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All about: Gentamar Topical

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Some commonly used brand names are:

In the U.S.—

  • Garamycin
  • Gentamar
  • G-Myticin

In Canada—

  • Garamycin

Generic name product may be available in the U.S.

Category

  • Antibacterial, topical

Description

Gentamicin (jen-ta-MYE-sin) belongs to the family of medicines called antibiotics. Gentamicin topical preparations are used to treat infections of the skin.

Gentamicin is available only with your doctor's prescription, in the following dosage forms:

  • Topical
  • Cream (U.S. and Canada)
  • Ointment (U.S. and Canada)

Before Using This Medicine

In deciding to use a medicine, the risks of using the medicine must be weighed against the good it will do. This is a decision you and your doctor will make. For topical gentamicin, the following should be considered:

Allergies—Tell your doctor if you have ever had any unusual or allergic reaction to this medicine or any related antibiotics, such as amikacin (e.g., Amikin), gentamicin by injection (e.g., Garamycin), kanamycin (e.g., Kantrex), neomycin (e.g., Mycifradin), netilmicin (e.g., Netromycin), streptomycin, or tobramycin (e.g., Nebcin). Also tell your health care professional if you are allergic to any other substances, such as preservatives or dyes.

Pregnancy—Gentamicin topical preparations have not been shown to cause birth defects or other problems in humans.

Breast-feeding—Gentamicin topical preparations have not been reported to cause problems in nursing babies.

Children—This medicine has been tested in children over 1 year of age and, in effective doses, has not been shown to cause different side effects or problems than it does in adults.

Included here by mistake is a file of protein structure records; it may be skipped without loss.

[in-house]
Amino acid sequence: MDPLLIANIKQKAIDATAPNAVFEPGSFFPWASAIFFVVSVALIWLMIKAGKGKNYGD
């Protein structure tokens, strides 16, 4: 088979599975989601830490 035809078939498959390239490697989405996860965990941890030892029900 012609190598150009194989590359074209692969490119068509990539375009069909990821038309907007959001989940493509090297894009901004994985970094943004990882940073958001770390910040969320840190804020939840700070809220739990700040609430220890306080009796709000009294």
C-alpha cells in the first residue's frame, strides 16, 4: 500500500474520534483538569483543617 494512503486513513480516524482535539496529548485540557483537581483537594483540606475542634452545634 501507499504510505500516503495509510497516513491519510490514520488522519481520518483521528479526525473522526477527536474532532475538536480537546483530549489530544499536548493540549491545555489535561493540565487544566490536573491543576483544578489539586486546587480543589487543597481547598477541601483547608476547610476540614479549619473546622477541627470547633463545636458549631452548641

Older adults—Many medicine have not been studied specifically in older people. Therefore, it may not be known whether they work exactly the same way they do in younger adults. Although there is no specific information comparing use of this medicine in the elderly with use in other age groups, this medicine is not expected to cause different side effects or problems in older people than it does in younger adults.

Other medicines—Although certain medicines should not be used together at all, in other cases two different medicines may be used together even if an interaction might occur. In these cases, your doctor may want to change the dose, or other precautions may be necessary. Tell your health care professional if you are using any other topical prescription or nonprescription (over-the-counter [OTC]) medicine that is to be applied to the same area of the skin.

Proper Use of This Medicine

Before applying this medicine, wash the affected area with soap and water, and dry thoroughly. Apply a small amount to the affected area and rub in gently.

After this medicine is applied, the treated area may be covered with a gauze dressing if desired.

To help clear up your infection completely, keep using this medicine for the full time of treatment , even though your symptoms may have disappeared. Do not miss any doses .

Dosing—The dose of topical gentamicin will be different for different patients. Follow your doctor's orders or the directions on the label . The following information includes only the average dose of topical gentamicin. If your dose is different, do not change it unless your doctor tells you to do so.

  • For topical dosage forms (cream or ointment):
    • For bacterial infections:
      • Adults and children 1 year of age and over—Apply to affected area(s) of the skin three or four times a day.

Missed dose—If you miss a dose of this medicine, apply it as soon as possible. However, if it is almost time for your next dose, skip the missed dose and go back to your regular dosing schedule.

Storage—To store this medicine:

  • Keep out of the reach of children.
  • Store away from heat and direct light.
  • Keep the medicine from freezing.
  • Do not keep outdated medicine or medicine no longer needed. Be sure that any discarded medicine is out of the reach of children.

Precautions While Using This Medicine

If your skin problem does not improve within 1 week, or if it becomes worse, check with your doctor.

Side Effects of This Medicine

Along with its needed effects, a medicine may cause some unwanted effects. Although not all of these side effects may occur, if they do occur they may need medical attention.

Check with your doctor immediately if any of the following side effects occur:

Less common

Itching, redness, swelling, or other sign of irritation not present before use of this medicine

Other side effects not listed above may also occur in some patients. If you notice any other effects, check with your doctor.

Revised: 06/08/1994

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